Saturday, March 15, 2008

False Idol

Thanks to a good friend's literary virtual slap across the face, I'm back on the horse.

That doesn't mean I'm enjoying the employment situation I'm in much more, but I have regained perspective. Plus, the Boss celebrated a milestone birthday this past month, and I can always convince myself he's one year closer to retirement.

Unfortunately, the emotions of the past several months have finally bubbled out and left me somewhat creatively drained. On top of that, I have been suffering from various illnesses the past month or so; most recently a mighty migraine the past few days. It's one that has left me dizzy and disoriented. Because of all these things, I have been unable to summon the will to blog more than about once a week for the past few weeks (as you can tell).

So I'm going to rely today on a blog entry I stumbled across in the 'sphere today. I got more than a good chuckle from it. Hopefully I can finish recharging this weekend and be able to journey into that gooshy mess that constitutes my imagination.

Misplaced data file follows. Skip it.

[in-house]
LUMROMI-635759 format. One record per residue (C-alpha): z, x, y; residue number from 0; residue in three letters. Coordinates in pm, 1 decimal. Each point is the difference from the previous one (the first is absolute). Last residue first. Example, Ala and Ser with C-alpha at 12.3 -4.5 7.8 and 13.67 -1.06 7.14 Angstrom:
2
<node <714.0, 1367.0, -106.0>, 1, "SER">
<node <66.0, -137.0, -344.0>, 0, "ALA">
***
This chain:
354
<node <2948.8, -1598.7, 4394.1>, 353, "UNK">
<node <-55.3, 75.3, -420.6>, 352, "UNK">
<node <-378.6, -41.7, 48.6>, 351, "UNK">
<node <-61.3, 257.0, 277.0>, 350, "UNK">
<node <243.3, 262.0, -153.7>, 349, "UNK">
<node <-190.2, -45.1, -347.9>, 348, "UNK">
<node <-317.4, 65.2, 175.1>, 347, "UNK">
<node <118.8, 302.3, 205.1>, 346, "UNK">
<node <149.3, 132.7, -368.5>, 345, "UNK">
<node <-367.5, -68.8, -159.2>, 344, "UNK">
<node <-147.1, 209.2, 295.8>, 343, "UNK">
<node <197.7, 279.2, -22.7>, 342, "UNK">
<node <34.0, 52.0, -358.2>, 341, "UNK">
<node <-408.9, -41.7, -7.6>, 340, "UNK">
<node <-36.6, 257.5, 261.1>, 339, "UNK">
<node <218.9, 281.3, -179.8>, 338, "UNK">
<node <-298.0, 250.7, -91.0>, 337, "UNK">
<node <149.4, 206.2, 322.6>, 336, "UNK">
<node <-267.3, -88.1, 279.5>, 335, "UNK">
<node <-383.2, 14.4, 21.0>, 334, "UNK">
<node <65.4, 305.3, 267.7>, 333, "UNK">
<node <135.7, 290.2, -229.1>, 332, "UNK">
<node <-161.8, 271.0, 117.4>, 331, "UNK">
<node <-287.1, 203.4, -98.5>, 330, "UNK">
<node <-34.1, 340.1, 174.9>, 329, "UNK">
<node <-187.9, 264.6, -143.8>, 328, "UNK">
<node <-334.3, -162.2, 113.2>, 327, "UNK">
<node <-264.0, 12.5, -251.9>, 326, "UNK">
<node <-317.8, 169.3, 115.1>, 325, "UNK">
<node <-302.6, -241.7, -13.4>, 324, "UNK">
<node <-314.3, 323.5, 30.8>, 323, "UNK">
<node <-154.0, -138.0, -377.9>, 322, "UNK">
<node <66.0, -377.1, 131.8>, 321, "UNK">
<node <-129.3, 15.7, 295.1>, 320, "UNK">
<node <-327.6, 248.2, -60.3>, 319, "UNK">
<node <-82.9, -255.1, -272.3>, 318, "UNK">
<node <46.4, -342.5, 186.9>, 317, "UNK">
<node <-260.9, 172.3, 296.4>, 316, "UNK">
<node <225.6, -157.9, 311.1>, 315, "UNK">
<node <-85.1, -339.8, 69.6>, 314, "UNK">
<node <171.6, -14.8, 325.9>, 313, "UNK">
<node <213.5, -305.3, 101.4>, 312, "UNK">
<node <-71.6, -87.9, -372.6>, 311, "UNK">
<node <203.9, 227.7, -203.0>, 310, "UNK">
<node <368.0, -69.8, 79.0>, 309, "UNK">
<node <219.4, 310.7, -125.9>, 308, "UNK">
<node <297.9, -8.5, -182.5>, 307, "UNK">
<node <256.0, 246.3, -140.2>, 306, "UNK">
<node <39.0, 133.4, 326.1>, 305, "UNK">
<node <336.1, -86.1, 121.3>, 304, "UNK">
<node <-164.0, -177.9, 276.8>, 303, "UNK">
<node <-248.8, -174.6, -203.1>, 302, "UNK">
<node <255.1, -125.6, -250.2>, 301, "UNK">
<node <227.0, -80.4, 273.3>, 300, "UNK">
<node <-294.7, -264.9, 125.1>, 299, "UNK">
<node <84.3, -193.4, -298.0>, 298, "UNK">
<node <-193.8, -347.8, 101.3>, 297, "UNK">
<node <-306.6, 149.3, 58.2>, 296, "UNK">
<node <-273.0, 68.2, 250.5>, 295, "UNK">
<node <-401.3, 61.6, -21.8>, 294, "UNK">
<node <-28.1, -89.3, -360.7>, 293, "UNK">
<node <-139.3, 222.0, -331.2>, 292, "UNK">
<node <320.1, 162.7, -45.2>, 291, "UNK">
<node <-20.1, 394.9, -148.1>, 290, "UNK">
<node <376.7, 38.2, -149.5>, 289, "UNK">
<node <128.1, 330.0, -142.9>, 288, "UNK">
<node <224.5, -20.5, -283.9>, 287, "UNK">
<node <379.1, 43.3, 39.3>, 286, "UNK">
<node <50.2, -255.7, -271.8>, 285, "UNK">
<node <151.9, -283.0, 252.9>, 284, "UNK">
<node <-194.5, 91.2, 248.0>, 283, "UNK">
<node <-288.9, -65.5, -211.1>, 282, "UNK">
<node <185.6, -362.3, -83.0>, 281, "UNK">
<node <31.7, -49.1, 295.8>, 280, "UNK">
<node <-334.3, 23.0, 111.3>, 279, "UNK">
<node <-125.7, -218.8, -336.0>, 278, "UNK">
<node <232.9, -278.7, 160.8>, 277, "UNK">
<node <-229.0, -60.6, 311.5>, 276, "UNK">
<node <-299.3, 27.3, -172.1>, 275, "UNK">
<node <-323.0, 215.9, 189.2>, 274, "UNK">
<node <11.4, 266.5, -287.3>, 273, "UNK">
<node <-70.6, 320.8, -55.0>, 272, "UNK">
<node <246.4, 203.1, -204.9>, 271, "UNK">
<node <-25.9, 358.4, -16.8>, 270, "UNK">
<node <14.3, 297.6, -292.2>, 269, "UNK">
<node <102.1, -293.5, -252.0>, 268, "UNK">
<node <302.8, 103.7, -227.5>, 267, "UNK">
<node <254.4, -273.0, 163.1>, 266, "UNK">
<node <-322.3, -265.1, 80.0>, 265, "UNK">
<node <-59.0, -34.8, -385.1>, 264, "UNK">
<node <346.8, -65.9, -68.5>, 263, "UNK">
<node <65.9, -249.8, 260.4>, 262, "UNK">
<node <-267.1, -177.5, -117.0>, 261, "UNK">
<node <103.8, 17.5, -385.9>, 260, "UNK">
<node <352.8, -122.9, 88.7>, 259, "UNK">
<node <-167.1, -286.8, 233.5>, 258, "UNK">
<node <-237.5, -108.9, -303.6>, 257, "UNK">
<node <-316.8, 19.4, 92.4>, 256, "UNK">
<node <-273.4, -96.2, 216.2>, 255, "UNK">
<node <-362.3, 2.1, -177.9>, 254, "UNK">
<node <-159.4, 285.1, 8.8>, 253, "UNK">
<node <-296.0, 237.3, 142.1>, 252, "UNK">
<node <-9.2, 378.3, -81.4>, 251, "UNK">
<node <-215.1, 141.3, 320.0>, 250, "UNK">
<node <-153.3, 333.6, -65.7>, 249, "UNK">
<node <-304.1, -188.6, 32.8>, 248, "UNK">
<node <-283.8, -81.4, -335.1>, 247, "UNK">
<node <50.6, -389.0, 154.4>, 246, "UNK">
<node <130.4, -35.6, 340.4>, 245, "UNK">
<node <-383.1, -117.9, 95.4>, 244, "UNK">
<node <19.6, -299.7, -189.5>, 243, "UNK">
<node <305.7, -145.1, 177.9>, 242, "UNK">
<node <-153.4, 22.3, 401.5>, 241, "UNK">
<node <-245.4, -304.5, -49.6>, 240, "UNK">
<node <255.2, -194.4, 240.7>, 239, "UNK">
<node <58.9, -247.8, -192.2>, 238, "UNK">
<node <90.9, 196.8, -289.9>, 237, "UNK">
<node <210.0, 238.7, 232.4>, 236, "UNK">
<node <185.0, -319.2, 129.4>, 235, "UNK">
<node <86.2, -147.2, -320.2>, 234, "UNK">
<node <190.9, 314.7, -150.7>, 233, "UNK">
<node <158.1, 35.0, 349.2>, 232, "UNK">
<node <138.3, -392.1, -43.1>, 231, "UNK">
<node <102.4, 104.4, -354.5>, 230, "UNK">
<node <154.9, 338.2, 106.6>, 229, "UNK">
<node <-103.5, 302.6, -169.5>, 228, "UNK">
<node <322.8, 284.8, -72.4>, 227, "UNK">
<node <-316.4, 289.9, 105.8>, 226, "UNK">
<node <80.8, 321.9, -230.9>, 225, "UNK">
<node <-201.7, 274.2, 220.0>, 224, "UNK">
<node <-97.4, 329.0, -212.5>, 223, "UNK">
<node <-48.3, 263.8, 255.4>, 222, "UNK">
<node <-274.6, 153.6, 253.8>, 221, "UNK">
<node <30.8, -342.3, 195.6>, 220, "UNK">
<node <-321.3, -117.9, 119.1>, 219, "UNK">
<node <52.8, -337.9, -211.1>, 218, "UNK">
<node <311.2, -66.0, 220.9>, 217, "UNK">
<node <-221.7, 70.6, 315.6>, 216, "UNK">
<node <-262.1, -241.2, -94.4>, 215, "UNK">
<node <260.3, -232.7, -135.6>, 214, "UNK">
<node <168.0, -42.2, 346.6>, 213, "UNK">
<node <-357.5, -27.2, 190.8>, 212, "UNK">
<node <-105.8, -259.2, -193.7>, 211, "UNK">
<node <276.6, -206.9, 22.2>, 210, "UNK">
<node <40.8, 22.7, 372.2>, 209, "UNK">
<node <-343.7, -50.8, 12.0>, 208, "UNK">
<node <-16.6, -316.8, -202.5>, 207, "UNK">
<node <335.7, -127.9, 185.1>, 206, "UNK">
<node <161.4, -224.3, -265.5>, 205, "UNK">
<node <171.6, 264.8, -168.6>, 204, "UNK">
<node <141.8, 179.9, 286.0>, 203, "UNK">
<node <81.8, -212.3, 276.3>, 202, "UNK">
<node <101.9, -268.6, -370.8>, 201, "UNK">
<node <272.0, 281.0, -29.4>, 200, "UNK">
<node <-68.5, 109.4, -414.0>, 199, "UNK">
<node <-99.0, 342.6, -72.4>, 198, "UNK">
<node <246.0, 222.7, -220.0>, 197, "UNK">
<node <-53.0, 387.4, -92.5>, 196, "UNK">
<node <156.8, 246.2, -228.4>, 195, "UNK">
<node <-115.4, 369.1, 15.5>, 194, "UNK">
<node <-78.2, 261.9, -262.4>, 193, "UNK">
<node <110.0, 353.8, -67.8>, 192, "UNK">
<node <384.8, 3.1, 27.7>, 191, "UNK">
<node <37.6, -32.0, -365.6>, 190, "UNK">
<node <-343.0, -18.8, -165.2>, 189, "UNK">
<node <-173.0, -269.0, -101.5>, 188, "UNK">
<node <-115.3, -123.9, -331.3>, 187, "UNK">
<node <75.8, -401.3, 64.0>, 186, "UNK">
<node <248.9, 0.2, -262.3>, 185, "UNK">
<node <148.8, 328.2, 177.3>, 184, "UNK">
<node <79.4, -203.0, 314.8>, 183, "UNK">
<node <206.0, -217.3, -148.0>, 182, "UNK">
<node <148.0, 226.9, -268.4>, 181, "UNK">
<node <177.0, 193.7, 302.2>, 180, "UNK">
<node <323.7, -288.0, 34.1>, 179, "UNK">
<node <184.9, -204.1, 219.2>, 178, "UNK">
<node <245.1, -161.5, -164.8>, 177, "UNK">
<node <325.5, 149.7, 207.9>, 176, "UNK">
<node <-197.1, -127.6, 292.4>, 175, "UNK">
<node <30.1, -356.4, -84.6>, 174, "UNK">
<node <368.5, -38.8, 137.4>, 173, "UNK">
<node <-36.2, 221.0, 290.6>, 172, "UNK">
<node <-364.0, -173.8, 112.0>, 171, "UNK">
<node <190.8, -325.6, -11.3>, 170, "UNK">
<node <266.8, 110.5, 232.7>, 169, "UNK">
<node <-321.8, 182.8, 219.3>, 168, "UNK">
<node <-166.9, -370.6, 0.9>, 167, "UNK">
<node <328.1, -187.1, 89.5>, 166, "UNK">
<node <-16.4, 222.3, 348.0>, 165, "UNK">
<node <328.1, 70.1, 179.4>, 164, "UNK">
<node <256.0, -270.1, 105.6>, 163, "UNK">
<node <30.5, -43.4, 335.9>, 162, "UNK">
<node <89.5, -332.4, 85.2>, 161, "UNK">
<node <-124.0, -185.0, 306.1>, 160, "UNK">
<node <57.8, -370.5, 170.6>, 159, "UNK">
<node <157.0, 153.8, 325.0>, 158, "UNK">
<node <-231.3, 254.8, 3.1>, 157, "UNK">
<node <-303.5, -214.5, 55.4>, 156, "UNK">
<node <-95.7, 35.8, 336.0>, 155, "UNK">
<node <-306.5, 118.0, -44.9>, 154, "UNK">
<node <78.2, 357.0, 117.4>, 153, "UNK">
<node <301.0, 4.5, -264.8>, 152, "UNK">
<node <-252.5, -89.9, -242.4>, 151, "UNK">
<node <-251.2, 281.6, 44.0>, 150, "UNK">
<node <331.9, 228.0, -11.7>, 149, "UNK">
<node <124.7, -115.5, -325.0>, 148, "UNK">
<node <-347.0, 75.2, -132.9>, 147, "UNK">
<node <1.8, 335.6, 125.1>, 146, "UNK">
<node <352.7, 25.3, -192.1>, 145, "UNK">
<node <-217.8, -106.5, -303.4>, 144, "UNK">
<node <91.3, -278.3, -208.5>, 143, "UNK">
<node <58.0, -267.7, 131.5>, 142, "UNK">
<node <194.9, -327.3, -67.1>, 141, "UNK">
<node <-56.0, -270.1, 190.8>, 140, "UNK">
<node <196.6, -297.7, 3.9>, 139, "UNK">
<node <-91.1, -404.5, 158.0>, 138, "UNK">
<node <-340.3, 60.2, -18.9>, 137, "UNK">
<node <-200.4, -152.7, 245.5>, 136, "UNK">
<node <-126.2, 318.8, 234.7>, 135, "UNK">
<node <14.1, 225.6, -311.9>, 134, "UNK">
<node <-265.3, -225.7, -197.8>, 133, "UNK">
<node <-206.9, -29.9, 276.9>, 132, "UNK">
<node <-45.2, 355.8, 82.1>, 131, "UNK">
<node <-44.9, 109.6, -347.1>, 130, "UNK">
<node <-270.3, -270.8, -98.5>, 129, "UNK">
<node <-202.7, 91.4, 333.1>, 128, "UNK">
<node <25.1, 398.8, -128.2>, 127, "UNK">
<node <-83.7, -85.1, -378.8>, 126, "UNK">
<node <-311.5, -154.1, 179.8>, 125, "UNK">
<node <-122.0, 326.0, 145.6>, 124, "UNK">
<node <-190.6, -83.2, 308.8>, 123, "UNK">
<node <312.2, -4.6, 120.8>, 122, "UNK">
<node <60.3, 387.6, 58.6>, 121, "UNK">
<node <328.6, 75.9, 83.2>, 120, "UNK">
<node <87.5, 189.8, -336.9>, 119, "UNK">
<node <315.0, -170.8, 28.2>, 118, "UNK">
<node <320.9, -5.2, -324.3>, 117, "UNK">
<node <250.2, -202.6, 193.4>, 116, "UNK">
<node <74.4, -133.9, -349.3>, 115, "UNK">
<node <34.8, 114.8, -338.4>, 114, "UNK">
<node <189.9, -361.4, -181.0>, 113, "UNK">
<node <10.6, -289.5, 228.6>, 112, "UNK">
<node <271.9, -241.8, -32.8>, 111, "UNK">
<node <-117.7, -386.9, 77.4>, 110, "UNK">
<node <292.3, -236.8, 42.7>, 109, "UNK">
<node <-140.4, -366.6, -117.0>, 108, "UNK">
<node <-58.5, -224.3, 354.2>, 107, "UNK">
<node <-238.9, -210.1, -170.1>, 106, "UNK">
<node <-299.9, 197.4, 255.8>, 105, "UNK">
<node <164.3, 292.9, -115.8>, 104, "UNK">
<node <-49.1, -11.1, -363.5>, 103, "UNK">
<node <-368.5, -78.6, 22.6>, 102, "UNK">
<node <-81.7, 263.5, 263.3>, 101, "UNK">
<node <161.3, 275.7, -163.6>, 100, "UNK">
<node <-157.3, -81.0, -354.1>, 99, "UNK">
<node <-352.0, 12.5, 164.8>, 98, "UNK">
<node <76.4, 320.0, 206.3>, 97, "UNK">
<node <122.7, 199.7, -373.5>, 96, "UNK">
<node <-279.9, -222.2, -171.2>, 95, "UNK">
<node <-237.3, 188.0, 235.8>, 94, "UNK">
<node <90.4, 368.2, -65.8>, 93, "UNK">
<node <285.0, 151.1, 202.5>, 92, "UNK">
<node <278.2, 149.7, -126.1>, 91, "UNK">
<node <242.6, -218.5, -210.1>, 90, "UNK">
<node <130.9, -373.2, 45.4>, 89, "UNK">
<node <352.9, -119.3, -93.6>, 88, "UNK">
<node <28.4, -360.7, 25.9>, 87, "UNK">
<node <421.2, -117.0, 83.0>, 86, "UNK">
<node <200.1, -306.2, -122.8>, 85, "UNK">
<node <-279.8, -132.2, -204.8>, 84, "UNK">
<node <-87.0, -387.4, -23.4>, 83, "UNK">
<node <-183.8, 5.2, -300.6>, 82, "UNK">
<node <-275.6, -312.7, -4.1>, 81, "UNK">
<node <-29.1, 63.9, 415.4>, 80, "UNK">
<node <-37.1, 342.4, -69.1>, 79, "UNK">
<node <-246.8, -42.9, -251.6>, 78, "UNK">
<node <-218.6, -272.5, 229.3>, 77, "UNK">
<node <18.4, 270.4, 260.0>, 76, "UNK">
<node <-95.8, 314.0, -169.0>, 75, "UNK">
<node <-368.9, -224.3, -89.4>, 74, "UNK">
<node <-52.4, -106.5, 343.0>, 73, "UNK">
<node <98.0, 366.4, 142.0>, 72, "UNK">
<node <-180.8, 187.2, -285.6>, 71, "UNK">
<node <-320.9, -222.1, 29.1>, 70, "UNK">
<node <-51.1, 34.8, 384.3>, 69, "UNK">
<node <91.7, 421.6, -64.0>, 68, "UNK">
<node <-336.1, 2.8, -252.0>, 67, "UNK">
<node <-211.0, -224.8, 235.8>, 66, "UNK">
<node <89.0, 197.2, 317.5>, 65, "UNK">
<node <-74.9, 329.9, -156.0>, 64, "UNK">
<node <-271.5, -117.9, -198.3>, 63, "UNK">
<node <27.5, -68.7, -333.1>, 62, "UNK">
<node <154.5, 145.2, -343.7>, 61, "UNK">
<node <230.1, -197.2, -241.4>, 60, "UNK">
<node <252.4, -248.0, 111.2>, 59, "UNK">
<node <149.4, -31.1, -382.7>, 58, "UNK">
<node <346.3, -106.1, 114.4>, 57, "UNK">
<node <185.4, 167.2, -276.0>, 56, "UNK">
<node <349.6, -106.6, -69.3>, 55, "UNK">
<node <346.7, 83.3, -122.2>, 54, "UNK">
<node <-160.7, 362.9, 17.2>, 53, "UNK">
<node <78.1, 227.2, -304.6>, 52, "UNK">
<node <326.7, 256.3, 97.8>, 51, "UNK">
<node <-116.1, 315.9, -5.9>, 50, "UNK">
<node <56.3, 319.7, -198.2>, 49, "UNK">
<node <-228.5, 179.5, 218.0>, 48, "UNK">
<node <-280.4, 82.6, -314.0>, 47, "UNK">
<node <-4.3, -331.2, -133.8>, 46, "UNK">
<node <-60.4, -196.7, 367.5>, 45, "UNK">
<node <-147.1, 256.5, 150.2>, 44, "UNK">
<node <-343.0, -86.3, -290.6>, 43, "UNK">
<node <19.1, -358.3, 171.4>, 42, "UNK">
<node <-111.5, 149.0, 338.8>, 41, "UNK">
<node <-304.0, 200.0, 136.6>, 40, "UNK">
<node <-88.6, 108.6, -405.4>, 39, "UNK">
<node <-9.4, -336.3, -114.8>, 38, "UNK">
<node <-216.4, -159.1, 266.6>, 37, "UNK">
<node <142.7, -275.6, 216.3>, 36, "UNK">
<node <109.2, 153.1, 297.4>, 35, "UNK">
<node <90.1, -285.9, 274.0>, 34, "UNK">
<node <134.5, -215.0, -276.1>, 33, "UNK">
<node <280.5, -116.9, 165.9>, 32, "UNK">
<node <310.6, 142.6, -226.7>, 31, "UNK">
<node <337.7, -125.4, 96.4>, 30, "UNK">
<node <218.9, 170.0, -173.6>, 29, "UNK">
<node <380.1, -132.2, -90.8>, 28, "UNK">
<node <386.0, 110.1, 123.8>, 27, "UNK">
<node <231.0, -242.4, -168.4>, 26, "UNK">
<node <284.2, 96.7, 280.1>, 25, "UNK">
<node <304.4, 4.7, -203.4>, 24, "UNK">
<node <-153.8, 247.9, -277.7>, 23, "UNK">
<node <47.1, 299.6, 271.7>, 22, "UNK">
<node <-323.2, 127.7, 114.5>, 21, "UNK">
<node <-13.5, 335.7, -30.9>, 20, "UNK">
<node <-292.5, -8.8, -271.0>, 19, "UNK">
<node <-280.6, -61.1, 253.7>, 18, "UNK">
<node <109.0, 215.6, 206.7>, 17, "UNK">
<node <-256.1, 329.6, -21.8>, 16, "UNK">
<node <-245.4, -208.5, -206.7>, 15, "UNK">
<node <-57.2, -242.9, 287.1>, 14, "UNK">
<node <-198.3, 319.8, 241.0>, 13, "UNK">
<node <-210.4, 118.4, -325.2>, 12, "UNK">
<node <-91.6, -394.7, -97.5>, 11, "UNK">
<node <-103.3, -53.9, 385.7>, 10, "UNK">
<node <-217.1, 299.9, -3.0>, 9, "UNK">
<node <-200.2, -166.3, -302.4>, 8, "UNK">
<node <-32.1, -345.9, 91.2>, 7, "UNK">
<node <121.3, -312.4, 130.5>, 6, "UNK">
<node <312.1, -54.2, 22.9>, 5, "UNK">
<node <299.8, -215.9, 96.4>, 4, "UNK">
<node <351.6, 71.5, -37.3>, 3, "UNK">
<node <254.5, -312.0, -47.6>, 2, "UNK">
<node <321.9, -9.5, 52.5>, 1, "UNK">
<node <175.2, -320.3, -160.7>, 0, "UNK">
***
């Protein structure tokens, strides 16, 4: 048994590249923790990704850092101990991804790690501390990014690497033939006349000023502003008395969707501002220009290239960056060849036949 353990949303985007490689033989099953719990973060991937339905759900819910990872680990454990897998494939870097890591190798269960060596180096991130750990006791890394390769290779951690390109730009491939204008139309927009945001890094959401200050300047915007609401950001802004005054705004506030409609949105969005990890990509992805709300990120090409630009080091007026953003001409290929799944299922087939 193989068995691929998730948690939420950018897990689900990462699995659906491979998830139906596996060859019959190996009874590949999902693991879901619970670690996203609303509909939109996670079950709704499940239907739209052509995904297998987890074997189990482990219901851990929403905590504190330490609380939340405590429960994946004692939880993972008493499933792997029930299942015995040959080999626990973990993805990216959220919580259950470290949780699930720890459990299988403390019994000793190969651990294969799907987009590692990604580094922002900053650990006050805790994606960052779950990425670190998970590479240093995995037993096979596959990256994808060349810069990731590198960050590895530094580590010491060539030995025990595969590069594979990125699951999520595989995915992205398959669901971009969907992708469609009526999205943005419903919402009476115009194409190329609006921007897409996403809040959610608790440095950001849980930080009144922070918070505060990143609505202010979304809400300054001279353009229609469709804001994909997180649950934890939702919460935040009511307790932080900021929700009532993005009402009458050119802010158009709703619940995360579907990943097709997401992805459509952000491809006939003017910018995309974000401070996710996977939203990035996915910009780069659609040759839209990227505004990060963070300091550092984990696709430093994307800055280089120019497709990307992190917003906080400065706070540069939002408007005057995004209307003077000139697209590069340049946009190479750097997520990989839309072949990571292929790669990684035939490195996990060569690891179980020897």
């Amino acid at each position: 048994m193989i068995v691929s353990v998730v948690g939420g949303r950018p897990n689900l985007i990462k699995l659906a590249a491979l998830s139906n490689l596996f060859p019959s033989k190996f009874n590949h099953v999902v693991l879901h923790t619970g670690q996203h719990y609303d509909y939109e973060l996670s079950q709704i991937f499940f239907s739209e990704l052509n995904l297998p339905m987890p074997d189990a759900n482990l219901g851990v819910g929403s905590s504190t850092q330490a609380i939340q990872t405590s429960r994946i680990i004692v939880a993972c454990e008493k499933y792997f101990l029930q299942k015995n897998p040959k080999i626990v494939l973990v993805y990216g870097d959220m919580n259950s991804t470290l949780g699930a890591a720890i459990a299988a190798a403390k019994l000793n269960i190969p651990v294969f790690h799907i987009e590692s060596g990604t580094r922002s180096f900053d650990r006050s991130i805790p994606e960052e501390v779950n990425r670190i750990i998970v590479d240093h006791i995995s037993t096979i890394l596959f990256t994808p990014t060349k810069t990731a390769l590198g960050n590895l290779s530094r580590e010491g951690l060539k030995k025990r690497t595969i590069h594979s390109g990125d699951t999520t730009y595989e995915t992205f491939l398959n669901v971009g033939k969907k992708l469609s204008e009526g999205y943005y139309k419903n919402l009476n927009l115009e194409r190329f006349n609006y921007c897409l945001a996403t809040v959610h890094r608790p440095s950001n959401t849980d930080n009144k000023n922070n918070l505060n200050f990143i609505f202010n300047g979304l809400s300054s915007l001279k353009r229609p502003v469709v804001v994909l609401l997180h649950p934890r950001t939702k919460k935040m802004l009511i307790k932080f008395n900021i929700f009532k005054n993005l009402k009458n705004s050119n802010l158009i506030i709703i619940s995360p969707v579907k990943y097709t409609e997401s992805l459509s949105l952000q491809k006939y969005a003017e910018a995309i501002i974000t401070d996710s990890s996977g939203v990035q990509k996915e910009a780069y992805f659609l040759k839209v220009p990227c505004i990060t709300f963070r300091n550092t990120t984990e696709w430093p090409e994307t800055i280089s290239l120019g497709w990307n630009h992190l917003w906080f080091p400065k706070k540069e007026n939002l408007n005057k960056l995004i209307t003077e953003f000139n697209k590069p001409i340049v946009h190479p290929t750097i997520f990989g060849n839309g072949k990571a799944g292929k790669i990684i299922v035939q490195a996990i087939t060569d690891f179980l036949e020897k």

Without further ado, enjoy this humorous piece from The piece can be found HERE--apparently Huckabee's ambition knows no bounds, even his imaginary ambition.

Warning: Like several of the commentors, I very nearly had an accident.

As for my other problem, I'd like to usurp the words of J.M. Barrie to my own use:

Peter flung out his arms. There were no readers there, and it was night time; but he addressed all who might be dreaming of the Blogosphere, and who were therefore nearer to him than you think: boys and girls in their nighties, and naked papooses in their baskets hung from trees.

"Do you believe?" he cried.

Iggy sat up in bed almost briskly to listen to his fate.

He fancied he heard answers in the affirmative, and then again he wasn't sure.

"What do you think?" he asked Peter.

"If you believe," he shouted to them, "clap your hands; don't let Iggy die."

Many clapped.

Some didn't.

A few beasts hissed.

The clapping stopped suddenly; as if countless spouses had rushed to their computer desks to see what on earth was happening; but already Iggy was saved. First his voice grew strong, then he popped out of bed, then he was flashing through the room more merry and impudent than ever.

Unlike Tinkerbell, I will think of thanking those who believe--and do so now. I also won't mind too much about those who hissed. It just means I'm being read and heard.

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